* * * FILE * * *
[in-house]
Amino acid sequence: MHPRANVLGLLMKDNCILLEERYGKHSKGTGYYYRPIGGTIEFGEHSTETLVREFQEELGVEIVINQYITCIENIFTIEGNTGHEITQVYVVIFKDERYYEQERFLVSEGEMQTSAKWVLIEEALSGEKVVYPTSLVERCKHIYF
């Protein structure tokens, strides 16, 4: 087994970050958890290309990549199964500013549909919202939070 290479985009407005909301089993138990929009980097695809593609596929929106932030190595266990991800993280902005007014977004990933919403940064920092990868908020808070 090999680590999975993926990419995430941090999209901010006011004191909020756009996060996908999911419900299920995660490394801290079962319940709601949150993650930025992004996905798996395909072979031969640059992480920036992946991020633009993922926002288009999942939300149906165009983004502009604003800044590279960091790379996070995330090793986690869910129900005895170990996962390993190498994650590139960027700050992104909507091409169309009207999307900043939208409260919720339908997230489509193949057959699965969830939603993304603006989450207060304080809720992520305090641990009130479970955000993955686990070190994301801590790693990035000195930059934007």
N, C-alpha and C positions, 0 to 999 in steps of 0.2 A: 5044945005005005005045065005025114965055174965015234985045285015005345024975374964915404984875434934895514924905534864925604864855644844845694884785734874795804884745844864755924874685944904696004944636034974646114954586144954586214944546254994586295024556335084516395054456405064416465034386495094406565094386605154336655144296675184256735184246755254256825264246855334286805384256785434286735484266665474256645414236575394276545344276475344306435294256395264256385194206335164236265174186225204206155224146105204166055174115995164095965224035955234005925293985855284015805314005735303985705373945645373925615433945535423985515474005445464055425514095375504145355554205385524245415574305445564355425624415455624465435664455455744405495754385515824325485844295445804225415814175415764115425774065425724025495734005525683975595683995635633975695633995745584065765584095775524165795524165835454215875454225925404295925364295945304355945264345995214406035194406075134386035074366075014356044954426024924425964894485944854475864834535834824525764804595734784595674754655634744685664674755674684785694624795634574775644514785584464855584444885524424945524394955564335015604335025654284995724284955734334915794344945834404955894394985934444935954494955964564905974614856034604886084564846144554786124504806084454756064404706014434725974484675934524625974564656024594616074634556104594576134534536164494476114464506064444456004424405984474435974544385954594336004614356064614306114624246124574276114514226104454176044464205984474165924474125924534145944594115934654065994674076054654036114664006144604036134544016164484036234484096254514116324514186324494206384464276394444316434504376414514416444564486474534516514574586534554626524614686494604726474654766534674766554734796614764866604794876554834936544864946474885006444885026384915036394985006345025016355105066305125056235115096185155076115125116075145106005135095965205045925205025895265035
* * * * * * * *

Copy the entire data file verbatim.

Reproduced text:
[in-house]
Amino acid sequence: MHPRANVLGLLMKDNCILLEERYGKHSKGTGYYYRPIGGTIEFGEHSTETLVREFQEELGVEIVINQYITCIENIFTIEGNTGHEITQVYVVIFKDERYYEQERFLVSEGEMQTSAKWVLIEEALSGEKVVYPTSLVERCKHIYF
């Protein structure tokens, strides 16, 4: 087994970050958890290309990549199964500013549909919202939070 290479985009407005909301089993138990929009980097695809593609596929929106932030190595266990991800993280902005007014977004990933919403940064920092990868908020808070 090999680590999975993926990419995430941090999209901010006011004191909020756009996060996908999911419900299920995660490394801290079962319940709601949150993650930025992004996905798996395909072979031969640059992480920036992946991020633009993922926002288009999942939300149906165009983004502009604003800044590279960091790379996070995330090793986690869910129900005895170990996962390993190498994650590139960027700050992104909507091409169309009207999307900043939208409260919720339908997230489509193949057959699965969830939603993304603006989450207060304080809720992520305090641990009130479970955000993955686990070190994301801590790693990035000195930059934007």
N, C-alpha and C positions, 0 to 999 in steps of 0.2 A: 5044945005005005005045065005025114965055174965015234985045285015005345024975374964915404984875434934895514924905534864925604864855644844845694884785734874795804884745844864755924874685944904696004944636034974646114954586144954586214944546254994586295024556335084516395054456405064416465034386495094406565094386605154336655144296675184256735184246755254256825264246855334286805384256785434286735484266665474256645414236575394276545344276475344306435294256395264256385194206335164236265174186225204206155224146105204166055174115995164095965224035955234005925293985855284015805314005735303985705373945645373925615433945535423985515474005445464055425514095375504145355554205385524245415574305445564355425624415455624465435664455455744405495754385515824325485844295445804225415814175415764115425774065425724025495734005525683975595683995635633975695633995745584065765584095775524165795524165835454215875454225925404295925364295945304355945264345995214406035194406075134386035074366075014356044954426024924425964894485944854475864834535834824525764804595734784595674754655634744685664674755674684785694624795634574775644514785584464855584444885524424945524394955564335015604335025654284995724284955734334915794344945834404955894394985934444935954494955964564905974614856034604886084564846144554786124504806084454756064404706014434725974484675934524625974564656024594616074634556104594576134534536164494476114464506064444456004424405984474435974544385954594336004614356064614306114624246124574276114514226104454176044464205984474165924474125924534145944594115934654065994674076054654036114664006144604036134544016164484036234484096254514116324514186324494206384464276394444316434504376414514416444564486474534516514574586534554626524614686494604726474654766534674766554734796614764866604794876554834936544864946474885006444885026384915036394985006345025016355105066305125056235115096185155076115125116075145106005135095965205045925205025895265035